Leaked Google and Facebook emails show the companies are furthering their opposition to a California privacy proposal by attempting to pass a more watered-down version of the bill.
Big tech companies are lobbying against the California Consumer Privacy Act (CCPA), and the lobby arm of the companies has proposed a watered-down version, AB 375, as a way of escaping the stricter CCPA, according to a Tuesday report from The Intercept.
The CCPA gives customers the right to opt out of the collection and sale of their personal information and data. It expands the definition of personal information to include geolocation, biometrics and browsing history. The initiative also gives customers the right to pursue legal action for violating the law if it’s enacted.
The CCPA is of particular interest to most tech companies, given they mainly operate out of Silicon Valley in San Francisco.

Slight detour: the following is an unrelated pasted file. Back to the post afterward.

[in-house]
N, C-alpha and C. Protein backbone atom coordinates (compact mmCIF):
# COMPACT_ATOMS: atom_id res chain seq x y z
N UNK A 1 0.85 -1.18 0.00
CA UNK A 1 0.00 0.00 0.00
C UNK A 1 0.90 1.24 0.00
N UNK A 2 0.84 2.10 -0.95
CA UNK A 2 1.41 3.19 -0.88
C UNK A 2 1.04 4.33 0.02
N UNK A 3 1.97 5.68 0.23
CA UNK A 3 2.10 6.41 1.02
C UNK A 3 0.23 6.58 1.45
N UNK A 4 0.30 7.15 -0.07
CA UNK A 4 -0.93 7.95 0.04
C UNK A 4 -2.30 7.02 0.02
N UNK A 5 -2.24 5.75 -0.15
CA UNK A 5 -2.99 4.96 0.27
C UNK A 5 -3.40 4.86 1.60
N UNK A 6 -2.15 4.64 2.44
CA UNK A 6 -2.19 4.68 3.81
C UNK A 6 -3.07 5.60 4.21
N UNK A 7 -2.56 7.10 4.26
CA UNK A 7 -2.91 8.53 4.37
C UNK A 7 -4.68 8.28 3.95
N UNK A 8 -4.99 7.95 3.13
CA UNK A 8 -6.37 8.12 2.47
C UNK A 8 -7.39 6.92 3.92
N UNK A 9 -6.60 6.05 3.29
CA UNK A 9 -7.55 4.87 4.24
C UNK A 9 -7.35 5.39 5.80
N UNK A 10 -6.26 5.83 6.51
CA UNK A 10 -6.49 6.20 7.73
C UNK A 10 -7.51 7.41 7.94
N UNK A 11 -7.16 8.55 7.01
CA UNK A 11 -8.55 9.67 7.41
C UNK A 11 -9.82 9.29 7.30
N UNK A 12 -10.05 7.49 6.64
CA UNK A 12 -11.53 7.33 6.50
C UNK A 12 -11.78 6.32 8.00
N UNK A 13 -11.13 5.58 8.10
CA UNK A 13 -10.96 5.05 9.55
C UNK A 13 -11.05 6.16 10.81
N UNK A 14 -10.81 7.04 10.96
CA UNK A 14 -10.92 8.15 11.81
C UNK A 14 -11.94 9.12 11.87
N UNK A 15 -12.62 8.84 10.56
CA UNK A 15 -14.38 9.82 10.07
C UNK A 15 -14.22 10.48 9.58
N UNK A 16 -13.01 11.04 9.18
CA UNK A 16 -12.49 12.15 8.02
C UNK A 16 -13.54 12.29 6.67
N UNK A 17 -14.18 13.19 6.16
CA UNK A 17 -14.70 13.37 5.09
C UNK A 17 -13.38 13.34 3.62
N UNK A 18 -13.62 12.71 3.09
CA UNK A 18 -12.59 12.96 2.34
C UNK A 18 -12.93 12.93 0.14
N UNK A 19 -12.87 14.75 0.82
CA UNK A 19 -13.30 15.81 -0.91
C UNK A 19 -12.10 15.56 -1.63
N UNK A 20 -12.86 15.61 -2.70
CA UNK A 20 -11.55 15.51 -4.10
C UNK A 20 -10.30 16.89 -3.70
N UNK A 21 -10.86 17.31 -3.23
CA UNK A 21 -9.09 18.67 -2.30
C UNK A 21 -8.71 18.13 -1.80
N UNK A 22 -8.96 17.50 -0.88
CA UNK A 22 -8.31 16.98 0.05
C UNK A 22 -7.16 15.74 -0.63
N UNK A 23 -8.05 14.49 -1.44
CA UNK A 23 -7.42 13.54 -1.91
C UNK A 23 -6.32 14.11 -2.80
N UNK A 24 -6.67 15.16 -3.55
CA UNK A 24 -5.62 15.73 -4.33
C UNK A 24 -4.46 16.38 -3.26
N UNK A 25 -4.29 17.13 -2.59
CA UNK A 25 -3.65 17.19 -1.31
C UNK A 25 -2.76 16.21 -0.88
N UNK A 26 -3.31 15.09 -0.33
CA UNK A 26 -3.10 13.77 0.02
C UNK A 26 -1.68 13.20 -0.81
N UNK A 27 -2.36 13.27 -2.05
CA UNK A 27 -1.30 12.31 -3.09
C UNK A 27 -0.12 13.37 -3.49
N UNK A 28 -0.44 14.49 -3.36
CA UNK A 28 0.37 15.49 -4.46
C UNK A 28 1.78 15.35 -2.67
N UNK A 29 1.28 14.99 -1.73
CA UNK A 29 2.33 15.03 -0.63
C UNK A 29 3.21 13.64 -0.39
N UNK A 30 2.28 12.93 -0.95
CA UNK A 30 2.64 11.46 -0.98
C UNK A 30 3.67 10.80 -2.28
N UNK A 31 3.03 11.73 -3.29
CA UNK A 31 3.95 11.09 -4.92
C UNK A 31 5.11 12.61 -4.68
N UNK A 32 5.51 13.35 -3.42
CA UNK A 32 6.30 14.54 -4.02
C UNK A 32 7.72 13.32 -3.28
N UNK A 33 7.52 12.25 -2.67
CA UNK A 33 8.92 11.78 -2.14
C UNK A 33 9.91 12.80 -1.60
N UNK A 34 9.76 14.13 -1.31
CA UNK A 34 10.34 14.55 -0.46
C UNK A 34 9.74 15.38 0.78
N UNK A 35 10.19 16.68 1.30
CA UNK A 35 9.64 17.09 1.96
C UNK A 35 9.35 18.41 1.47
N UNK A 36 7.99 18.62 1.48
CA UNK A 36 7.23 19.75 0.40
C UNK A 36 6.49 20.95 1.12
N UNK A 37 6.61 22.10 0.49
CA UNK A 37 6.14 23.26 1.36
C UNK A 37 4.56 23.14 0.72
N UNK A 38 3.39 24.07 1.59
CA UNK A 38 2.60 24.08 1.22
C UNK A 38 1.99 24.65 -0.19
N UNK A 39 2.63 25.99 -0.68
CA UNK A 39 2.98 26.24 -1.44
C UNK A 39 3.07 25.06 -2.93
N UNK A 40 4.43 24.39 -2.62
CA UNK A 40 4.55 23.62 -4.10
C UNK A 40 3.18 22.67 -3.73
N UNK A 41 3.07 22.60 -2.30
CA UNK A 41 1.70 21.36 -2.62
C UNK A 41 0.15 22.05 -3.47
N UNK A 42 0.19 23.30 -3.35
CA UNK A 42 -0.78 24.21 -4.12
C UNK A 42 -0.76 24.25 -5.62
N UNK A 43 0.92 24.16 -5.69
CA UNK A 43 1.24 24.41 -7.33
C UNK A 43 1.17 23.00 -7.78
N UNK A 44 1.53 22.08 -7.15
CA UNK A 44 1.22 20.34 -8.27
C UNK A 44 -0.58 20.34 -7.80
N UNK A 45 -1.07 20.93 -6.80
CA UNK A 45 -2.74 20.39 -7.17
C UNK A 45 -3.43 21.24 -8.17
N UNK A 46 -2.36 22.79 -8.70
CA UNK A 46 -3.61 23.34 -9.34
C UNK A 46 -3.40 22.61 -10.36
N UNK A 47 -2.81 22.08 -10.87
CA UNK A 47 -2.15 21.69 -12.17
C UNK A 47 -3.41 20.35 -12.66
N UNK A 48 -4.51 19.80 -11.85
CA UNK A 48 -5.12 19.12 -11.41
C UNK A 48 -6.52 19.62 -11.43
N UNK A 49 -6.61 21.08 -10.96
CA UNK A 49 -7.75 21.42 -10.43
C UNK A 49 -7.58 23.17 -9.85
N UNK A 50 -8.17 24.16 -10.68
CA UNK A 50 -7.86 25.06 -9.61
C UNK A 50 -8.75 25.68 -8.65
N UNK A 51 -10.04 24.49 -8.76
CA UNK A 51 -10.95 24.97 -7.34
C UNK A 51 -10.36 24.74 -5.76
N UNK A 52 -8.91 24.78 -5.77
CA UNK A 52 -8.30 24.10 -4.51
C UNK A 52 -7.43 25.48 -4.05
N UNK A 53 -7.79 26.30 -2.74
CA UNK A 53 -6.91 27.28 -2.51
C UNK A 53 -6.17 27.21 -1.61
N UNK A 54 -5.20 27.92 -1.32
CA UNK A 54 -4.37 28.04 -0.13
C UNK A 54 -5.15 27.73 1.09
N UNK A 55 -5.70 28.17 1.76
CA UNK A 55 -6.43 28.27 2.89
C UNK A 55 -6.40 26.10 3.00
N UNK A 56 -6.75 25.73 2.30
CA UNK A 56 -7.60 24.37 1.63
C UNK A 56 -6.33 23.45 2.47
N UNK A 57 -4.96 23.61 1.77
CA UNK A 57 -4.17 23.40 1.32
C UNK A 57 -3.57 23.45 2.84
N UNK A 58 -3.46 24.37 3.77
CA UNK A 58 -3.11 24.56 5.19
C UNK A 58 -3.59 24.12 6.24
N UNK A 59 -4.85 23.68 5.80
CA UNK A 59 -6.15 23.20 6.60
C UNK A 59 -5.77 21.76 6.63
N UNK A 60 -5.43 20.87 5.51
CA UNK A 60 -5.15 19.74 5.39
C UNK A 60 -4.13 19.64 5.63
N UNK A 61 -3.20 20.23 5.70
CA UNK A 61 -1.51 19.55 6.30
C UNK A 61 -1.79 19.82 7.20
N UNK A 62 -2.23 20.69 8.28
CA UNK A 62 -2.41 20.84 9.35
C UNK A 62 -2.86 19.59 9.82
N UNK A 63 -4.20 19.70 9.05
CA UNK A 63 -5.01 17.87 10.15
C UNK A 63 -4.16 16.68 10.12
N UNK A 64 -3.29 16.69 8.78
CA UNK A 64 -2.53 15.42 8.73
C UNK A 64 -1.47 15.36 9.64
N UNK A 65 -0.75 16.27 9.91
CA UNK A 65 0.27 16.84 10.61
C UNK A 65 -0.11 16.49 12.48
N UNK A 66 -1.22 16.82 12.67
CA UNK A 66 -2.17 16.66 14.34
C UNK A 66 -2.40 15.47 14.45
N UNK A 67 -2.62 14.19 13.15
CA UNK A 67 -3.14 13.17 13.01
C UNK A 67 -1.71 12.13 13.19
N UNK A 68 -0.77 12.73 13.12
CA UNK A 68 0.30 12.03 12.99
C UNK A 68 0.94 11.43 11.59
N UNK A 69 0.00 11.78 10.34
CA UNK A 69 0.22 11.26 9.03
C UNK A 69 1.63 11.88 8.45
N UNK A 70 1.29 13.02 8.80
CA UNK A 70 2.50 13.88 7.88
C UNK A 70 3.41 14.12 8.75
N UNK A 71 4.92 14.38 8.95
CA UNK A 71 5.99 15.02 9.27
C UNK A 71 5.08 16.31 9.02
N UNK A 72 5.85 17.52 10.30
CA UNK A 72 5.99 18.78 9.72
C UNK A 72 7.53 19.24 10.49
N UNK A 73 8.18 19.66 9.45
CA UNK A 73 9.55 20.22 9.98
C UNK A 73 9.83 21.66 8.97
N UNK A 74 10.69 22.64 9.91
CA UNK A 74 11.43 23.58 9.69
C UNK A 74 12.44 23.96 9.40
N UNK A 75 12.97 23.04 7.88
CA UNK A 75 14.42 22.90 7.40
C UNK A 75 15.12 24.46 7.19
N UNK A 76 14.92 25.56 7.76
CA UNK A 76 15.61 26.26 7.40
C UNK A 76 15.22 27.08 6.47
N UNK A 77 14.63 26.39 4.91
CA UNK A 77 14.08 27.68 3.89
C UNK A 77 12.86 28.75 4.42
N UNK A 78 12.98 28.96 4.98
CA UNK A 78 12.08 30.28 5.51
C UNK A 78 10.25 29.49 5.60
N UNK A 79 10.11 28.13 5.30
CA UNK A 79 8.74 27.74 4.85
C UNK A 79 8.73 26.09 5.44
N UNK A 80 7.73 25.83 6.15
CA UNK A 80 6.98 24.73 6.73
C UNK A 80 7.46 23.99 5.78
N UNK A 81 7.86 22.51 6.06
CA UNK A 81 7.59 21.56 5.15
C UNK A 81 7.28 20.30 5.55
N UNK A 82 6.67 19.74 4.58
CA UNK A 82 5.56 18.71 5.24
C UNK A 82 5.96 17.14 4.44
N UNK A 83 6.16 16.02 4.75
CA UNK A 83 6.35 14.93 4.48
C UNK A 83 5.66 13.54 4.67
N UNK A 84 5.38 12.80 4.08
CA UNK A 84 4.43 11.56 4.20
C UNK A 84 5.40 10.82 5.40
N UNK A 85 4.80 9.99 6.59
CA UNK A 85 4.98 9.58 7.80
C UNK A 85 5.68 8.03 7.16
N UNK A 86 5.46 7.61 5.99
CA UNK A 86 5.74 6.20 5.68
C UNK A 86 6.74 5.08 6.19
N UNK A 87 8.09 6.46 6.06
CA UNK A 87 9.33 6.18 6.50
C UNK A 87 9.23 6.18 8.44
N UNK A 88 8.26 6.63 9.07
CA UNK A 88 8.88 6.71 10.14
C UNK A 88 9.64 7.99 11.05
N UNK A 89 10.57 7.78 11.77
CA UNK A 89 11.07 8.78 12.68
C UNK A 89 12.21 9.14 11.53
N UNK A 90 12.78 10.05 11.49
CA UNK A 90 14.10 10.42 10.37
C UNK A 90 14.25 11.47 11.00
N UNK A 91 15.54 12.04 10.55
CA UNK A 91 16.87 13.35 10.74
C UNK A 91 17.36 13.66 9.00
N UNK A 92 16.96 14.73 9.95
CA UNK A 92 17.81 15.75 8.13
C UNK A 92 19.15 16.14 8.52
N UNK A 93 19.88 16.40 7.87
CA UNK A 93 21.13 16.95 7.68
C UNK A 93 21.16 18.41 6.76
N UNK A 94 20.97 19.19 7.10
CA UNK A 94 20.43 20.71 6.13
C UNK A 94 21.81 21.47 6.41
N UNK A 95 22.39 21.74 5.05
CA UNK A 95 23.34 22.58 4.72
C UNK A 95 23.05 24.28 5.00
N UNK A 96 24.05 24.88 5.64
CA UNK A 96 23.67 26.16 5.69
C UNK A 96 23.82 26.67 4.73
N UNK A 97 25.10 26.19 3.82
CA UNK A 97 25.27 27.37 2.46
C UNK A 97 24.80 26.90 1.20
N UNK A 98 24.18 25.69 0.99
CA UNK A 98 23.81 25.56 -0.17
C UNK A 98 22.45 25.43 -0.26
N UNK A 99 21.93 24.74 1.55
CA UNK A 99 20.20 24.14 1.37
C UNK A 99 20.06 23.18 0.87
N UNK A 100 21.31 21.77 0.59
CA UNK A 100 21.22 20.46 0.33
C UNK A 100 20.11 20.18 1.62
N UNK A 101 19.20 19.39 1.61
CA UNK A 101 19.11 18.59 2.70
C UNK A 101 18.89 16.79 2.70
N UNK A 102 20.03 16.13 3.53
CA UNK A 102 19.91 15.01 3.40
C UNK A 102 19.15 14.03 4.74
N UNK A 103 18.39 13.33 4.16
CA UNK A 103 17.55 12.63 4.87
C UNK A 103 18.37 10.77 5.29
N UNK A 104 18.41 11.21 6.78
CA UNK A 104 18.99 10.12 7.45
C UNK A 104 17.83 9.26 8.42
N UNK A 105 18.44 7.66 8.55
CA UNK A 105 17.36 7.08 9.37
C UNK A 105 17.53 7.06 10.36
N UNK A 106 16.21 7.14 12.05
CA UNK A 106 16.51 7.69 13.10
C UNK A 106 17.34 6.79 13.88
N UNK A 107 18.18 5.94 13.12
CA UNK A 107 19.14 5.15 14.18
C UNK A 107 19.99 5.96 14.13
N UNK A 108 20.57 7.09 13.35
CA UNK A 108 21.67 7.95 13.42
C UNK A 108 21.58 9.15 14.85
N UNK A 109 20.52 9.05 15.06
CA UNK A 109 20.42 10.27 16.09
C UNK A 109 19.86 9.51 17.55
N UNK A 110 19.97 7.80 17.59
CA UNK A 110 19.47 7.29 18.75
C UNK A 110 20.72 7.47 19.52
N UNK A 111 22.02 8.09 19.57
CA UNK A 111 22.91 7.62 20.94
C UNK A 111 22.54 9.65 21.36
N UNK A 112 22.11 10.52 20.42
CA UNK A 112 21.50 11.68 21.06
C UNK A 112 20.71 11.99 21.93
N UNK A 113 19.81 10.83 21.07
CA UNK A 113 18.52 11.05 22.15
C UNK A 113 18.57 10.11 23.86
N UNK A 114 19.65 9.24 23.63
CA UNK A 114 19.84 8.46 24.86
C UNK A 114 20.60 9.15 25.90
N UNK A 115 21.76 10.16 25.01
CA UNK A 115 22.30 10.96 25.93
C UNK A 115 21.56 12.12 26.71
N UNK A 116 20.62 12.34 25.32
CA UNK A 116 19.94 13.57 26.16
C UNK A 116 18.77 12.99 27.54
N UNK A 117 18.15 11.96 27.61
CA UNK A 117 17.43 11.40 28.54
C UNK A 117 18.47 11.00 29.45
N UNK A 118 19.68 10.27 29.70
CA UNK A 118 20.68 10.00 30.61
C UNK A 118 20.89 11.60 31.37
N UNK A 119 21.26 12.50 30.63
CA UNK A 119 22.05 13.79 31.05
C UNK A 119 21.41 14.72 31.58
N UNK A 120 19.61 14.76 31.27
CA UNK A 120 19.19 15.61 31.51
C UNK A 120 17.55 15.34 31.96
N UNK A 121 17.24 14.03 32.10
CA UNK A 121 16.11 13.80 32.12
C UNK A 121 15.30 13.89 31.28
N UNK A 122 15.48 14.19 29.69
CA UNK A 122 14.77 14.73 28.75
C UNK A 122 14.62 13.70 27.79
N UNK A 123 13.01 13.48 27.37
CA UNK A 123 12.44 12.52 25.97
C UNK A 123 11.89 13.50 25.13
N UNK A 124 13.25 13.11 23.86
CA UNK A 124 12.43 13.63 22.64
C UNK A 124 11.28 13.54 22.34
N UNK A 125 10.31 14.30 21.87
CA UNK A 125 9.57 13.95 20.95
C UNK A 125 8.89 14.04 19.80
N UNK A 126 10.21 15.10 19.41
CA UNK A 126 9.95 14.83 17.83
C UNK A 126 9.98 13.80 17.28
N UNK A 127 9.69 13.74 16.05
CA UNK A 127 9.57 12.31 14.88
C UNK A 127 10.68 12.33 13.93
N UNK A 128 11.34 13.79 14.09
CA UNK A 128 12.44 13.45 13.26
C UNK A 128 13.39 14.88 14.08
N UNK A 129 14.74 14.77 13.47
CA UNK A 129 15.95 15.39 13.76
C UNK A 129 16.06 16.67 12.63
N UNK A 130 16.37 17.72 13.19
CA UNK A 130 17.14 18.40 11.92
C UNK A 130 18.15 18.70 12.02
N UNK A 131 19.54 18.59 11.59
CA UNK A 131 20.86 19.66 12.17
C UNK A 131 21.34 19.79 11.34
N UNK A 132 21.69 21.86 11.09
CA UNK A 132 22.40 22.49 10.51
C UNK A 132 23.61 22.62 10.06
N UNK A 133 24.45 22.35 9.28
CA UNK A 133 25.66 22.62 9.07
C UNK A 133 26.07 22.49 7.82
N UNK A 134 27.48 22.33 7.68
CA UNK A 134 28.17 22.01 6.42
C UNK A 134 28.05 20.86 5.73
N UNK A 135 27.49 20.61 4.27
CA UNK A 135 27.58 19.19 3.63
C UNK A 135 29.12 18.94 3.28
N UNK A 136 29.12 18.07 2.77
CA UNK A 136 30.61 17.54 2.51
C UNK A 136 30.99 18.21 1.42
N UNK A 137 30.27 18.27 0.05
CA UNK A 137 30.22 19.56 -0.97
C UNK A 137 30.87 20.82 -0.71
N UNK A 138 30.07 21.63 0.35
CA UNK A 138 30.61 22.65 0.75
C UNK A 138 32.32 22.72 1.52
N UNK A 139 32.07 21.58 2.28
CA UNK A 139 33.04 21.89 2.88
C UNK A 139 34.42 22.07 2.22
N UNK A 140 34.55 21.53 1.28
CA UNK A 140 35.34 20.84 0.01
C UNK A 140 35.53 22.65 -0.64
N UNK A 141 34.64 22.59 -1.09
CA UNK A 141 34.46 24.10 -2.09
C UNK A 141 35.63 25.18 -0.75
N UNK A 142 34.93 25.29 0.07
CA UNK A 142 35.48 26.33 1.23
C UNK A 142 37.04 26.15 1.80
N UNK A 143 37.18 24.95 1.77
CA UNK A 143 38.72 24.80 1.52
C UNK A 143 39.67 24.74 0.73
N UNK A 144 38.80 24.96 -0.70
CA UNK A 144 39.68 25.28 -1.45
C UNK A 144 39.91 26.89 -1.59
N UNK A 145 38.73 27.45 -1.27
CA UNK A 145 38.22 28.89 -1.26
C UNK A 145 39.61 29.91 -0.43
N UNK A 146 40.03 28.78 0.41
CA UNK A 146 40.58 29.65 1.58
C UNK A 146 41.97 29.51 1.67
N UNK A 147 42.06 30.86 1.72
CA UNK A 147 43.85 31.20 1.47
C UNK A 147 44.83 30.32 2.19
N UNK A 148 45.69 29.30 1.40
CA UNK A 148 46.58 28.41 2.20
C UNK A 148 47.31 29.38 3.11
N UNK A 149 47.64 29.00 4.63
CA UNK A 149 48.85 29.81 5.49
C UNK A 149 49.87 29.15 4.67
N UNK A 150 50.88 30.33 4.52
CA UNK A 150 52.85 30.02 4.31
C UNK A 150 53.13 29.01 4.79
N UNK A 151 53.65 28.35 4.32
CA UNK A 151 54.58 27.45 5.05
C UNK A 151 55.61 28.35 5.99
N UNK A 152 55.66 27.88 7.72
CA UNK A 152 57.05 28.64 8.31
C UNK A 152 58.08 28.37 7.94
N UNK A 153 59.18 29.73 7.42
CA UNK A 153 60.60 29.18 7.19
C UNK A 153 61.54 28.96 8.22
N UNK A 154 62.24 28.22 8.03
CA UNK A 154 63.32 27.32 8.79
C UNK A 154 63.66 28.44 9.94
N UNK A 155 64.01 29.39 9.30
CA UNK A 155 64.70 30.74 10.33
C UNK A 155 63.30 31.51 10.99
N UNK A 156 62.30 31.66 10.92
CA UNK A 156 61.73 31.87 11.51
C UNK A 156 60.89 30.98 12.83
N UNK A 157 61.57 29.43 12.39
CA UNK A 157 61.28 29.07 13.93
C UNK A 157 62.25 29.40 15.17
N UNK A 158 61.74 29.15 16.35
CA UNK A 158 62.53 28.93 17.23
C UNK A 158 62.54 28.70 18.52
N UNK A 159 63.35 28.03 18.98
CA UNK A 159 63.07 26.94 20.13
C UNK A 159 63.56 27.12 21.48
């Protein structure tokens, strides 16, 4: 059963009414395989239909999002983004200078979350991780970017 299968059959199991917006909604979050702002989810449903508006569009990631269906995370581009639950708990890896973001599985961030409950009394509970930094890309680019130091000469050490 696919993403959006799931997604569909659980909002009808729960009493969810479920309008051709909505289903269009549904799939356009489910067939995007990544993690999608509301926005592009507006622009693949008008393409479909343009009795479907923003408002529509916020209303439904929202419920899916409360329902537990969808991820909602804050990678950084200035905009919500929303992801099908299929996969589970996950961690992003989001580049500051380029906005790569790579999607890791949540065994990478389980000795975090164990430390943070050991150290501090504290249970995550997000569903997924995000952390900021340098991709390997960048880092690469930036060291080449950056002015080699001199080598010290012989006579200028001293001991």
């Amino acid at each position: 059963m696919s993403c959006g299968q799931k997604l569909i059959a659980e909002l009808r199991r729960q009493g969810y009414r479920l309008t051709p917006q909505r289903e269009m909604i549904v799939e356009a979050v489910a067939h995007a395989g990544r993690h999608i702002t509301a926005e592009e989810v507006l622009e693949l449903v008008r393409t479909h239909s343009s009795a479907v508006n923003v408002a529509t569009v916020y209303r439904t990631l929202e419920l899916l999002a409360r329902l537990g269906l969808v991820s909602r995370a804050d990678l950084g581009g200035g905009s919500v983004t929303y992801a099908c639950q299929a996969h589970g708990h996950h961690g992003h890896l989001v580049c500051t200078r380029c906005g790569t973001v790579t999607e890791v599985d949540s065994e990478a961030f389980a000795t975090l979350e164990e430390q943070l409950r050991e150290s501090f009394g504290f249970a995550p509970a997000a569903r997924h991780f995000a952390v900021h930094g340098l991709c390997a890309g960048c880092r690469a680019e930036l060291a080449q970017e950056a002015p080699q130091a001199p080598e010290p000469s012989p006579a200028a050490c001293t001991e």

Leaked emails obtained by The Intercept show that, on top of outright opposing the CCPA, Andrea Deveau, the lobbyist for TechNet — the trade group representing Google, Facebook and others — is attempting to water down the definition of personal information in the weaker privacy bill, AB-375, should the bill pass.
Some significant changes to the CCPA in AB-375 include removing the right for consumers to sue companies for misusing their data, instead giving that power to the attorney general in most situations, The Intercept reported.
Companies represented in the trade organization are spending big money in their efforts to combat the bill. (RELATED: Big Tech Dumping Lots Of Cash On Not Having To Disclose The Data They Collect)
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